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Don't mind the sparse office decorations.
Check out Animal Diversity Web!


The Brain Scoop is hosted and written by:
Emily Graslie

Created By:
Hank Green

Directed, Edited, and Scored by:
Michael Aranda

Assistant Editor:
Stefan Chin

Once again, Katerina Idrik, Evan Liao, Seth Bergenholtz, and John-Alan Pascoe earn Awesome Points for translating this episode's subtitles.

(To small dodo figurine)

No, you're a dodo! No, you're a dodo!

 Intro Plays

(singing) Question time with Emily where I answer your questions.

 Question 1

Jill Grace asked, "If birds have hollow bones, do they still have bone marrow?"

All vertebrates have bone marrow, birds just happen to store it differently than mammals and other reptiles. The majority of bones in a bird's body are called pneumatic bones, and these are hollow and full of air sacs that aid in their ability to fly. But do they do still store a lot of marrow in some special bones, namely those in the legs and in the arms.

 Question 2

Daniel, @pontelon asked, "Does the museum trade animals with others to fill out the collection? Hey! A blue-crested cardinal? I'll trade you a rare blue parakeet!"

Yes! It is common for museums to trade with other natural history museums in order to help diversify their collections. It's something that the Philip L. Wright Zoological Museum did back in the 1960's. Some researchers went to China, and others to Russia in order to trade with small natural history museums there, because they have a lot of species that we don't have, and we had a lot of Northern Rocky Mountain wildlife that they didn't have, so it was a win-win for everybody!

 Question 3

Kylie Ann, @punkaroono asked, "How exactly does a curator decide what out of a collection will be displayed in a museum?"

A curator will select objects for display that best help to illustrate the theme of that exhibit. At any one time, though, a large museum will only have about 1% of their entire collection on display, and that's because museums aren't just storage houses. They're active laboratories, and the artifacts that are in the collections get used every single day by researchers and scientists all over the globe. The artifacts that eventually do go on display might be anything from historical documents to items of power and wealth, or a zoologist might put a newly discovered species on display. It really depends. Museums are changing their exhibits all the time!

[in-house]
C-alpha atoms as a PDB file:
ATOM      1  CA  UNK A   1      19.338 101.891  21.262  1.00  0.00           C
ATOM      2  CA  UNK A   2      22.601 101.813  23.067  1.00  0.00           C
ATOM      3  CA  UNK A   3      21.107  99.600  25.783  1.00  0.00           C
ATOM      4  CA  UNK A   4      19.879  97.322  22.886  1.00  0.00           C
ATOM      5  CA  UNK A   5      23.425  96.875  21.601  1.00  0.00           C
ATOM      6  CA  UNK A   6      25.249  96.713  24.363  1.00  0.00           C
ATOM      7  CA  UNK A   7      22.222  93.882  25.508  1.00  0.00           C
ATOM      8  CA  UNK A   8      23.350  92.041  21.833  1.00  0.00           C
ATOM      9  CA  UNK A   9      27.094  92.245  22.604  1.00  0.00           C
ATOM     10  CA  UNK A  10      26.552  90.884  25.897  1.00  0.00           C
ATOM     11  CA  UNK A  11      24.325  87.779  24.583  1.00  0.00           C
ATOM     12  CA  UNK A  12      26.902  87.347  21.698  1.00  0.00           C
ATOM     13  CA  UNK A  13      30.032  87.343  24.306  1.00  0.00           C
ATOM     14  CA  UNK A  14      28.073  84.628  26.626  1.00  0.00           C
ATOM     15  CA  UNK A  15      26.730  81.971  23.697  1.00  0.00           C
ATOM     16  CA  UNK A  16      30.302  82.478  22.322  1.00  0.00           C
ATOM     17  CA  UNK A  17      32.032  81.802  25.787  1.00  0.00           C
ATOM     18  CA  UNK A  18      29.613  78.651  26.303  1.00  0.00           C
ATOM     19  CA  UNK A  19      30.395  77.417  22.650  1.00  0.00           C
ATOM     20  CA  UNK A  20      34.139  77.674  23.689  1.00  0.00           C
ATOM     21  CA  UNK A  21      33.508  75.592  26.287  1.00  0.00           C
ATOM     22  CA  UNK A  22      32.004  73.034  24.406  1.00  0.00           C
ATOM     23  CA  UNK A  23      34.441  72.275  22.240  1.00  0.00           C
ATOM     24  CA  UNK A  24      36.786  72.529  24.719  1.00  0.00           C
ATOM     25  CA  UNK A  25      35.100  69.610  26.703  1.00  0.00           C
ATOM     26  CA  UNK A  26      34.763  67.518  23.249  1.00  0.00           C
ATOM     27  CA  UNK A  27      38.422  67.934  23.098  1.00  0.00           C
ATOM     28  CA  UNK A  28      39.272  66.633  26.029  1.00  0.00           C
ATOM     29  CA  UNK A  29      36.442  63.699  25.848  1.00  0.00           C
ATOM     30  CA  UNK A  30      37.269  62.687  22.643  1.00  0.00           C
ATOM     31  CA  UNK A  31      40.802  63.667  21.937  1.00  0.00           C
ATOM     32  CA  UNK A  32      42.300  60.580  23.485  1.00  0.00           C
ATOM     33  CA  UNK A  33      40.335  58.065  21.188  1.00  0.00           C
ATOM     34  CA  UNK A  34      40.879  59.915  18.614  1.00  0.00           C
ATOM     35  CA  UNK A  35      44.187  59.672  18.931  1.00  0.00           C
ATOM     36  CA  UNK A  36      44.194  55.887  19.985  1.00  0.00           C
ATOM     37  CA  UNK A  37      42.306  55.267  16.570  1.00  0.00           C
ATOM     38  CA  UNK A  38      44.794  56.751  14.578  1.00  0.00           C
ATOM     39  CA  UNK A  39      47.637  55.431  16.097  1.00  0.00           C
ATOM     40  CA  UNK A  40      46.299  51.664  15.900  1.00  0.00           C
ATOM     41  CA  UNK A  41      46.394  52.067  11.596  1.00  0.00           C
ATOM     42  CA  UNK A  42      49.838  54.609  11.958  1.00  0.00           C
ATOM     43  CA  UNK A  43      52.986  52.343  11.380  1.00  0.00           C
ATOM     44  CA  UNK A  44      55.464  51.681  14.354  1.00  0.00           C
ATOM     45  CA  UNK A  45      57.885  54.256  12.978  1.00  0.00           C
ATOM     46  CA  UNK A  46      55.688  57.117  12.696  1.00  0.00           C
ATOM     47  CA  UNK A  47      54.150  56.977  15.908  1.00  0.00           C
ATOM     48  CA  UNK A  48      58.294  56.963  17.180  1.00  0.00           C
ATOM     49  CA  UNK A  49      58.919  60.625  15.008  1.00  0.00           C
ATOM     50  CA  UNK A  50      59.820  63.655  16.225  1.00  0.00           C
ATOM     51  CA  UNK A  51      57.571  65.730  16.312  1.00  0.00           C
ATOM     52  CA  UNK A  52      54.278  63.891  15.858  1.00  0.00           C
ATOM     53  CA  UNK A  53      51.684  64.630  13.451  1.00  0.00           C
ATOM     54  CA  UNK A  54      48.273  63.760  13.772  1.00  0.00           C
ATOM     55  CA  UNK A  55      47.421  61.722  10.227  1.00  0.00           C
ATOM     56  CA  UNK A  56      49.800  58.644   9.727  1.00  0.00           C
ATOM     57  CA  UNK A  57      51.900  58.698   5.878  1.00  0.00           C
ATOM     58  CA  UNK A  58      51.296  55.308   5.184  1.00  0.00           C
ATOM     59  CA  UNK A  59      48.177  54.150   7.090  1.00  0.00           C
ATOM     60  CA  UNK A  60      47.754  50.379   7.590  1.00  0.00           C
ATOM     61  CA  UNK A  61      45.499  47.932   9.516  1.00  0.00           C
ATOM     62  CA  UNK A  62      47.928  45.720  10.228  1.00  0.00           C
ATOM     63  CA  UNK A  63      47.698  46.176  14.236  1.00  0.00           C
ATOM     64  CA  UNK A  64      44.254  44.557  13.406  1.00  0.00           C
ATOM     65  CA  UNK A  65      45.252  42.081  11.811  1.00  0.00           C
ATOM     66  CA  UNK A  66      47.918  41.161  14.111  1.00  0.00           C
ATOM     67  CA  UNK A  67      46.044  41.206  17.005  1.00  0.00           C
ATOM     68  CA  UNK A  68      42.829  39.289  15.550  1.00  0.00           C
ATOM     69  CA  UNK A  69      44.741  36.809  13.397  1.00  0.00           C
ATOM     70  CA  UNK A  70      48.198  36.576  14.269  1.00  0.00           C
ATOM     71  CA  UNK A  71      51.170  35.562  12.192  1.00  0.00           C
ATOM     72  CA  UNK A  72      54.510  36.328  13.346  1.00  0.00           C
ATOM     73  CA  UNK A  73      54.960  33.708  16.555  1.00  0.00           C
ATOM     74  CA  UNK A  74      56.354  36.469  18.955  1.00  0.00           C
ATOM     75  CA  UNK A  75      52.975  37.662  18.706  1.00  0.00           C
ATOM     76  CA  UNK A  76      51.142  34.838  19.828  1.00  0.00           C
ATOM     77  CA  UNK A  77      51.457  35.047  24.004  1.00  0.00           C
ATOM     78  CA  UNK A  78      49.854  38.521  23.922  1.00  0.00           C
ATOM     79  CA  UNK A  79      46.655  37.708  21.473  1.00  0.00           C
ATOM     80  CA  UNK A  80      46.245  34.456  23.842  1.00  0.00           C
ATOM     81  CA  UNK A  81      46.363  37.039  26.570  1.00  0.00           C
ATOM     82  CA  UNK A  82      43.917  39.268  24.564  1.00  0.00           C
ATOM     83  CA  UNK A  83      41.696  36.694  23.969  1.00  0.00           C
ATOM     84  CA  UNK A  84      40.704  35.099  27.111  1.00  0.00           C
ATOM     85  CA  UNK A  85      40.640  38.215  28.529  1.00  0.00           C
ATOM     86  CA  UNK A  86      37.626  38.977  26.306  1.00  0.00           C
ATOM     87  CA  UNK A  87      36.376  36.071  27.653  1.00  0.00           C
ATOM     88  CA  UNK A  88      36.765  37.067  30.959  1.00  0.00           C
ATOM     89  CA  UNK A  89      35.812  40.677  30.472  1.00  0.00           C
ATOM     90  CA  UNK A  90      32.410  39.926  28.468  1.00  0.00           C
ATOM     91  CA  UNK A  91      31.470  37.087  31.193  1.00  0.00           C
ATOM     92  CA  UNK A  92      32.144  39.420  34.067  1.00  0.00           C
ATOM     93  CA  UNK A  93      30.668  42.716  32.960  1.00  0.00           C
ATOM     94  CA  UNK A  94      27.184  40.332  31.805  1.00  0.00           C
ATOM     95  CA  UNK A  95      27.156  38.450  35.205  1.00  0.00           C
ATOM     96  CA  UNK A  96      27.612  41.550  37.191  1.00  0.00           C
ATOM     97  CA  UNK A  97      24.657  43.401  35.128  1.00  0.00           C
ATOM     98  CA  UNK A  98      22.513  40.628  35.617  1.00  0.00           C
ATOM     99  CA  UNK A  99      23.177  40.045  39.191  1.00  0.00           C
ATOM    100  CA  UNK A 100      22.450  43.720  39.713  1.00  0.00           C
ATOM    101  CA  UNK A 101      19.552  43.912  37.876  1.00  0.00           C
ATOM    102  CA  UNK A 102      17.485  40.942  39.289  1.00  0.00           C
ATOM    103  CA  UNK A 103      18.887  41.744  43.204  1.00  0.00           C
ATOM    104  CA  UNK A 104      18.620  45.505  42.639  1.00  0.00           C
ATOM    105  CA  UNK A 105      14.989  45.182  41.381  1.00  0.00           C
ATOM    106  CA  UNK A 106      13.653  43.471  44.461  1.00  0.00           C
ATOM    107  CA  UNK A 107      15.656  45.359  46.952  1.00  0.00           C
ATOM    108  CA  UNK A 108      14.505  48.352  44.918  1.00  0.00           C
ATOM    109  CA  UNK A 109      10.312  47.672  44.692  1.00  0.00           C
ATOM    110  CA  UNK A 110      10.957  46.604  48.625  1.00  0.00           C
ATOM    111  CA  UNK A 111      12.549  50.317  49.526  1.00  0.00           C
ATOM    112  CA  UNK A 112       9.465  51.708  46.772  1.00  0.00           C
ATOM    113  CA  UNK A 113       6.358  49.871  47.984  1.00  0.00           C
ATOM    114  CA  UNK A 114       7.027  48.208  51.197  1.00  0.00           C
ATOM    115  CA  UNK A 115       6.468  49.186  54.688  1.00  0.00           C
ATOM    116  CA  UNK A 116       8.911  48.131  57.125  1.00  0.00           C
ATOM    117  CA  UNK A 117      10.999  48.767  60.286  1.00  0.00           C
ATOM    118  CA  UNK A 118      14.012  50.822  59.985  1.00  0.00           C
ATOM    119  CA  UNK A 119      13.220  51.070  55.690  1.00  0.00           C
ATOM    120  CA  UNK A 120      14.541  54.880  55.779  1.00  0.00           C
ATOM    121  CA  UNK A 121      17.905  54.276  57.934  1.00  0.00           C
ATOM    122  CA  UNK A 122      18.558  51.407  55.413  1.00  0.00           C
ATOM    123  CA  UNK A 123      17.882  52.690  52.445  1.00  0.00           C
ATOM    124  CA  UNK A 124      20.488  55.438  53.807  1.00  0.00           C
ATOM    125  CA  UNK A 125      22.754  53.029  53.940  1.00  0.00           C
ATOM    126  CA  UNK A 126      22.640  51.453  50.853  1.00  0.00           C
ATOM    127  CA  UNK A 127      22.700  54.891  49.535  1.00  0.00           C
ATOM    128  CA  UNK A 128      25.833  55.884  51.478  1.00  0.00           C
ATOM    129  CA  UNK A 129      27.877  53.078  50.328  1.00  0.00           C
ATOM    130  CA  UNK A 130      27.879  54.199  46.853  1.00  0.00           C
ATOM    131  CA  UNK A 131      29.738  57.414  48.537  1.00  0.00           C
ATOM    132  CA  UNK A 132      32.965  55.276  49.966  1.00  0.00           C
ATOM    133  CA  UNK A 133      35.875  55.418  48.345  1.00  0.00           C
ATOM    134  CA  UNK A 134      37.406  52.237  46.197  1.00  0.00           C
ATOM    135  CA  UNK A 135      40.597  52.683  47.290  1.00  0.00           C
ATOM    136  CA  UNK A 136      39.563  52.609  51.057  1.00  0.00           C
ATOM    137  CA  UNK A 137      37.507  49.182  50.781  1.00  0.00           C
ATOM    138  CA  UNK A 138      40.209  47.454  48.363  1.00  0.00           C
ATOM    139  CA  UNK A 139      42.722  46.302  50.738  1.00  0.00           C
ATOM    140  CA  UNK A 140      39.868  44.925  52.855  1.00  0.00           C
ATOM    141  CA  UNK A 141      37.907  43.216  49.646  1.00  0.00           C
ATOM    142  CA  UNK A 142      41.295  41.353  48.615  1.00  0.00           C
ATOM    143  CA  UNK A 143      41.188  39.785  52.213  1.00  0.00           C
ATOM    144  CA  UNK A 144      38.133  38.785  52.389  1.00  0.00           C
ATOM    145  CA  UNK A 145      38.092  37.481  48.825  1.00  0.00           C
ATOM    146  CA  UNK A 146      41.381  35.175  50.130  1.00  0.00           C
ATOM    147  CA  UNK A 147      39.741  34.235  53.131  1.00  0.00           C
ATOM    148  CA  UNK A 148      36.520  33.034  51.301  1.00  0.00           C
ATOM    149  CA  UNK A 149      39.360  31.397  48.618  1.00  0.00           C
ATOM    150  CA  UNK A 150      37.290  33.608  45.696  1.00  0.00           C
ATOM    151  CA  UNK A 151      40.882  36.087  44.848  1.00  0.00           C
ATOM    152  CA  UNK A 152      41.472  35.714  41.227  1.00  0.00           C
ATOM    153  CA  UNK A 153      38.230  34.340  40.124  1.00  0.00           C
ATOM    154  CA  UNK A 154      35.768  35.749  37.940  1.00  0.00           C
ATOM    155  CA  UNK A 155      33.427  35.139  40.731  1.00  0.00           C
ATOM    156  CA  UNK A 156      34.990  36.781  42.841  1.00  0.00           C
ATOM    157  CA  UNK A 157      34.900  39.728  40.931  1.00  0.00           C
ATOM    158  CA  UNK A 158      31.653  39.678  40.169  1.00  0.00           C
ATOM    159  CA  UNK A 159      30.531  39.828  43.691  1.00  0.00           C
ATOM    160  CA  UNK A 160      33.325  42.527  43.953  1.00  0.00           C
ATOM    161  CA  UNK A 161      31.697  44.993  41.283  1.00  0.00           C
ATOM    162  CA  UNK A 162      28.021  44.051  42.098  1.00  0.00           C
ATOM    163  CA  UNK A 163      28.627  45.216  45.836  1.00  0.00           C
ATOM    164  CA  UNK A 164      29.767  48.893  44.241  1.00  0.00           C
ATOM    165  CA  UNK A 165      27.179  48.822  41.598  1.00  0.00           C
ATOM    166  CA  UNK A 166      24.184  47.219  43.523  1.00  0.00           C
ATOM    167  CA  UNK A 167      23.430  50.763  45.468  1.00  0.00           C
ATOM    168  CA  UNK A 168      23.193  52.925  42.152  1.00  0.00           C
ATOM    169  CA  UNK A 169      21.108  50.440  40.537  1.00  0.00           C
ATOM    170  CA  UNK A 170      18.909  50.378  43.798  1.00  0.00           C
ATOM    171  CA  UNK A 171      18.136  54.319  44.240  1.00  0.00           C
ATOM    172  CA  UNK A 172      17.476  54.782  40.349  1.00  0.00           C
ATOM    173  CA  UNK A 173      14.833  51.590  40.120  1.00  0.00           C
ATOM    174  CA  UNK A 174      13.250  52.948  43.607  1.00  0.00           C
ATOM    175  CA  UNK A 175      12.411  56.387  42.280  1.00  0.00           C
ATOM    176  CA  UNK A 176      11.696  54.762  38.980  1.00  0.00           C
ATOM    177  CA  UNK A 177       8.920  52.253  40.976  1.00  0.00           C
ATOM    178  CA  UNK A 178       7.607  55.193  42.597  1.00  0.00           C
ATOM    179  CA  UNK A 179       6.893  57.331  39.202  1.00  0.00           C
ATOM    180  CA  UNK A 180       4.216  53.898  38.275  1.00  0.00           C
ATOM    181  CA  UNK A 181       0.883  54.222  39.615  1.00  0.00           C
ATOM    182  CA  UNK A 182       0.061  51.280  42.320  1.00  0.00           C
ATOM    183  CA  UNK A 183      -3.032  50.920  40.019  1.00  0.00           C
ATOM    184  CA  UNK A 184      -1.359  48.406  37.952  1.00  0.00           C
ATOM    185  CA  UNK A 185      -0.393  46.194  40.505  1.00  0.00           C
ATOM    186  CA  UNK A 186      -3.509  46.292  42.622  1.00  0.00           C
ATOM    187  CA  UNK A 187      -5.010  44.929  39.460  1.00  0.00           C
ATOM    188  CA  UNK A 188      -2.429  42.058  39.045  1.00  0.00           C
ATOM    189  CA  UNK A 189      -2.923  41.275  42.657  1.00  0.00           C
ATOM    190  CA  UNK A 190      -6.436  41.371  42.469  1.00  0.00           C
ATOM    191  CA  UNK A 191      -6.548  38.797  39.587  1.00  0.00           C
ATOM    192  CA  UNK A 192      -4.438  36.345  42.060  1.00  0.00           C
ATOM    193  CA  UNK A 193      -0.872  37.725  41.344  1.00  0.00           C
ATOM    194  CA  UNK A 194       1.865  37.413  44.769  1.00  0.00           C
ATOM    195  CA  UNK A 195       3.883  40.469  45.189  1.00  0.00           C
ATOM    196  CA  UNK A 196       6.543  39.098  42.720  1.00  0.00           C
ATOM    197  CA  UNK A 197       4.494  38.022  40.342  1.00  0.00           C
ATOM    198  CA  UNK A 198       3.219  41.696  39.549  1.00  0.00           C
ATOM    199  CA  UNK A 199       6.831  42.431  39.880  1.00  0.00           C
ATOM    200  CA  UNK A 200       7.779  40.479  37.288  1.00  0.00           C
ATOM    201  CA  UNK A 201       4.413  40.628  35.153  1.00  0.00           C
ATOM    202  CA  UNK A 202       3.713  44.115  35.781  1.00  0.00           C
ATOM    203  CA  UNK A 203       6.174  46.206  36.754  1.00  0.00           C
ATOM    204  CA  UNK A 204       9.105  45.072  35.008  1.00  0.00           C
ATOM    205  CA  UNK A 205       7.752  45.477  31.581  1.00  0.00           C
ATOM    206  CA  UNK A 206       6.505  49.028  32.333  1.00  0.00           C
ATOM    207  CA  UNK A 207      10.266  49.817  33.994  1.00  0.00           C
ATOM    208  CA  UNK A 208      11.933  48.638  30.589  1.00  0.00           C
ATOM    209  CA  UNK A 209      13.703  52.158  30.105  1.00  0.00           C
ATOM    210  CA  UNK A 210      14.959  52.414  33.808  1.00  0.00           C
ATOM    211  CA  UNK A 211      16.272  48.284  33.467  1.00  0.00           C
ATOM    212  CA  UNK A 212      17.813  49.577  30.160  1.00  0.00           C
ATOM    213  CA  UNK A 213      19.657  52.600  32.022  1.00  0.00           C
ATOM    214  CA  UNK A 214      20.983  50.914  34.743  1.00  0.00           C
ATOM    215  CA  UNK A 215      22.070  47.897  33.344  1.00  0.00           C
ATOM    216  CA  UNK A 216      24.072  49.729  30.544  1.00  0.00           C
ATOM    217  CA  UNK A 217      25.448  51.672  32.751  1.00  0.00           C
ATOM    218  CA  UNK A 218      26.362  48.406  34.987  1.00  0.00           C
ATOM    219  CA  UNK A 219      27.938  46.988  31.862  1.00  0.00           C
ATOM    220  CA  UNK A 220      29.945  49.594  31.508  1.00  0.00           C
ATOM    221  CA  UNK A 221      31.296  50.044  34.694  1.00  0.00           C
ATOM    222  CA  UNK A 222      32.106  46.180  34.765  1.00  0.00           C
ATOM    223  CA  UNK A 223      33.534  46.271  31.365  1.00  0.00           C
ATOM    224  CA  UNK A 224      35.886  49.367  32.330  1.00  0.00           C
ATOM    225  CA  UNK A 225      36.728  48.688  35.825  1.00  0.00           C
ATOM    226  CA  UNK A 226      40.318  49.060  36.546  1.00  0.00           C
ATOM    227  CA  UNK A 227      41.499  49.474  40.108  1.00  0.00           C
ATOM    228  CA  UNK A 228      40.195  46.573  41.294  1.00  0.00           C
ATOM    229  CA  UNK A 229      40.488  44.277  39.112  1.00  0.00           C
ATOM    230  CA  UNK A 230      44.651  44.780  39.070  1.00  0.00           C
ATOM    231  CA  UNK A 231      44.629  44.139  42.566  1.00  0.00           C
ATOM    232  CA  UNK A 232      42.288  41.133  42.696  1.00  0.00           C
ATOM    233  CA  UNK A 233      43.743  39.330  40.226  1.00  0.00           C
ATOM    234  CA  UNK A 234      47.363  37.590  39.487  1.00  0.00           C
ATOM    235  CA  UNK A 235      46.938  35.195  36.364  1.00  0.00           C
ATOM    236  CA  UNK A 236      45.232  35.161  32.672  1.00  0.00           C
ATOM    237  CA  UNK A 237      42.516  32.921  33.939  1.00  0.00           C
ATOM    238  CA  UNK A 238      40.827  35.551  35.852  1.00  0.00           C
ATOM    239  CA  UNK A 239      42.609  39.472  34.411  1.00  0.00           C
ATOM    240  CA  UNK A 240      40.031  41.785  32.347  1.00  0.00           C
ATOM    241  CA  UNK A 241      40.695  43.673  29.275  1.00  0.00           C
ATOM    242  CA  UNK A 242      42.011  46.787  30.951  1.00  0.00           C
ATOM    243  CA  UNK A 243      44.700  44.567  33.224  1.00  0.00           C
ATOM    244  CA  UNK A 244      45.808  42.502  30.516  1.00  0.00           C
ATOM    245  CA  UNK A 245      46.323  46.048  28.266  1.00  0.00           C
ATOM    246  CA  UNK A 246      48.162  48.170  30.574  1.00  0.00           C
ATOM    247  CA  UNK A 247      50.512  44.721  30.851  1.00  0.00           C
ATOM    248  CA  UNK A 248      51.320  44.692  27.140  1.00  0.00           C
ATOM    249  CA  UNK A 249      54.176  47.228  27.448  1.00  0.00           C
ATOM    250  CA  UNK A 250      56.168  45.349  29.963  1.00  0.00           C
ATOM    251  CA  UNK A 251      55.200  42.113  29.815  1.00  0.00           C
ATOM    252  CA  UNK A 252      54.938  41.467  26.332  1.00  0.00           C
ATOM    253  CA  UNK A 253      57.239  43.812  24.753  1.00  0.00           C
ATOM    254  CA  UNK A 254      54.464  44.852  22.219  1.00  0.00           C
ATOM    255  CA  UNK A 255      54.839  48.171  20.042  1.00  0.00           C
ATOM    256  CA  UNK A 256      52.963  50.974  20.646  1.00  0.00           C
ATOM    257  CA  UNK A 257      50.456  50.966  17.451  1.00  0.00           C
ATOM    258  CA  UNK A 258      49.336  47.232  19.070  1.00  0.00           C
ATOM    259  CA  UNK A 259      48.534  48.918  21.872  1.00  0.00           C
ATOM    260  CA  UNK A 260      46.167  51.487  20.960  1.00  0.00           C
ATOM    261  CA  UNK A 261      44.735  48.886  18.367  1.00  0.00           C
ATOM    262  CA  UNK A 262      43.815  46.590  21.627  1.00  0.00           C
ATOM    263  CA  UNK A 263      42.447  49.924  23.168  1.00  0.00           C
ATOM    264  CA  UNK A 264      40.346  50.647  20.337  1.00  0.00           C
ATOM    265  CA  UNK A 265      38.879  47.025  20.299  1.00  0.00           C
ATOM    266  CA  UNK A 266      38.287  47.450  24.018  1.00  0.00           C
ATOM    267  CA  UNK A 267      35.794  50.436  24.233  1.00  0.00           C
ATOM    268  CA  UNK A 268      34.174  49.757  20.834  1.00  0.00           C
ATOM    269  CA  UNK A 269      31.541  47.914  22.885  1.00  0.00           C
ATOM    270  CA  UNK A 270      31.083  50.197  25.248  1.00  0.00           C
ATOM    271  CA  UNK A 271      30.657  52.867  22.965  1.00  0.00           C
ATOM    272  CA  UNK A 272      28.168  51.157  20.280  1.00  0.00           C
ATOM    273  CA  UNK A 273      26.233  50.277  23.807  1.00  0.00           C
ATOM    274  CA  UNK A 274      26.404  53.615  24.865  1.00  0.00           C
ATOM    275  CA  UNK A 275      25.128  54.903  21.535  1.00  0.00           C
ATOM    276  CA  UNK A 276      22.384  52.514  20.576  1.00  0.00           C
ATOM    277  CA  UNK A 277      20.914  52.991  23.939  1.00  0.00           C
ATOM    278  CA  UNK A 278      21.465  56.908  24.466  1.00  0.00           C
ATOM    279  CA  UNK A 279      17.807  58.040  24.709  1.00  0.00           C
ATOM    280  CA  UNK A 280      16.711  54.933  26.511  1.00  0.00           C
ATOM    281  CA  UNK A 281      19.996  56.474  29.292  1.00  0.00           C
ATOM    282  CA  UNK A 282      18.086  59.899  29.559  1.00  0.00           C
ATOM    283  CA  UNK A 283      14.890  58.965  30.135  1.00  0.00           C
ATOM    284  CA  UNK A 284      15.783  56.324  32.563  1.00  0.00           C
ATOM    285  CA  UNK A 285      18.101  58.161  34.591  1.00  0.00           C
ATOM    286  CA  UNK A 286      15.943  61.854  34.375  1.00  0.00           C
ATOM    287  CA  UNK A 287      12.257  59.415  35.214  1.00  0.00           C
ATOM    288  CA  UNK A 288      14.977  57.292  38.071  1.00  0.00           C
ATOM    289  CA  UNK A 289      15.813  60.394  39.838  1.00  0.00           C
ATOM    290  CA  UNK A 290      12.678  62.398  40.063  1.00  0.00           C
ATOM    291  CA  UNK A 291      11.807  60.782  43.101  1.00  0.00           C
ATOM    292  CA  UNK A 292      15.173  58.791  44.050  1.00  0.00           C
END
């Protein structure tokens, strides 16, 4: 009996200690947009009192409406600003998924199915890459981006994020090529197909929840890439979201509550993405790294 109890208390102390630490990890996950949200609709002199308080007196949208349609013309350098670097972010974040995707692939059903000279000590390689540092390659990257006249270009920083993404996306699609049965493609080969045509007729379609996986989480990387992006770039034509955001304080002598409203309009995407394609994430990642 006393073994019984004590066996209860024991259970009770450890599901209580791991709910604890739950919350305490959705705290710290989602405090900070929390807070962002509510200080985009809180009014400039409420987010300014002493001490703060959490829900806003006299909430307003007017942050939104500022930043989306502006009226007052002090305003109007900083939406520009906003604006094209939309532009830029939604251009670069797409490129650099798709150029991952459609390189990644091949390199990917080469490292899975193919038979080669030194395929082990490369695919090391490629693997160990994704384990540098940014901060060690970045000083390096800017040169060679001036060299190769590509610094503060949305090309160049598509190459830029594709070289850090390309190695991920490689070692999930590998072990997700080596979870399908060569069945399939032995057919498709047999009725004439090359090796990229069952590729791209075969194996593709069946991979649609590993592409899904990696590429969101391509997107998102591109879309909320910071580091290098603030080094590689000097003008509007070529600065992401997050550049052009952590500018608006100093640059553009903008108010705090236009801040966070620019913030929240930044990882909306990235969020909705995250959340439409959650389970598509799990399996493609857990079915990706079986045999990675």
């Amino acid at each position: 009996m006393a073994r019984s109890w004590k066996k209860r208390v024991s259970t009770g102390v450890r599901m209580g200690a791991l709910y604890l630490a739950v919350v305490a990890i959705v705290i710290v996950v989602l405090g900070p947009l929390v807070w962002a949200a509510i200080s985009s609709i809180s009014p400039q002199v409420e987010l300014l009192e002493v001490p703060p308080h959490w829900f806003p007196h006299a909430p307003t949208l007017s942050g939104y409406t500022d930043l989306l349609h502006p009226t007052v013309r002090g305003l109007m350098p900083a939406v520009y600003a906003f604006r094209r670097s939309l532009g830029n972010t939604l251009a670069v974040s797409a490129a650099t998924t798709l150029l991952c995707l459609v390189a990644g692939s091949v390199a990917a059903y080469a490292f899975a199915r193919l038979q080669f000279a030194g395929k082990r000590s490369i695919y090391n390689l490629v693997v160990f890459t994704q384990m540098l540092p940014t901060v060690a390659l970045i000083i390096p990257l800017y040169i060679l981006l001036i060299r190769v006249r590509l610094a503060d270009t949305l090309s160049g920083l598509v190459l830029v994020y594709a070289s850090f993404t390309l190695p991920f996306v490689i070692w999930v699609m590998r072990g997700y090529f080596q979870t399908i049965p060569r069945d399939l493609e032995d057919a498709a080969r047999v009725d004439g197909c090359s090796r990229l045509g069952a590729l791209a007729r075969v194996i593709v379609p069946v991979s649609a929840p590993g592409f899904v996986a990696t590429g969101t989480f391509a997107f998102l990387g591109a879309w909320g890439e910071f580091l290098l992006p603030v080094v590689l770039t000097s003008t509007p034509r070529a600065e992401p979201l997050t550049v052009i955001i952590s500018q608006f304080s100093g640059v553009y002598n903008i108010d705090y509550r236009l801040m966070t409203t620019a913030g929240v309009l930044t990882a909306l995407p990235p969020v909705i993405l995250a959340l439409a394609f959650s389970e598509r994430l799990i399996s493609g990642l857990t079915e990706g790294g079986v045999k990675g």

Question 4

Christian, @thirdatarian asked, "What are the biggest problems natural history museums are facing today?"

I personally believe that one of the biggest challenges facing us today is that the general public just have no idea what is going on behind the scenes. Natural history museums are hubs for some of the greatest scientific minds of our time. Scientists and researchers are working behind the scenes every day to solve ongoing problems. They're discovering new species and communicating with governments and communities all over the world to convey the importance of the biodiversity in their rainforest so rainforests can be preserved. They're working to save dying cultures from extinction. They're discovering new things about biology that can change the face of modern medicine. We need to spread the word that these are institutions of active, ongoing research. And if we can do that, then we can help them to continue to thrive.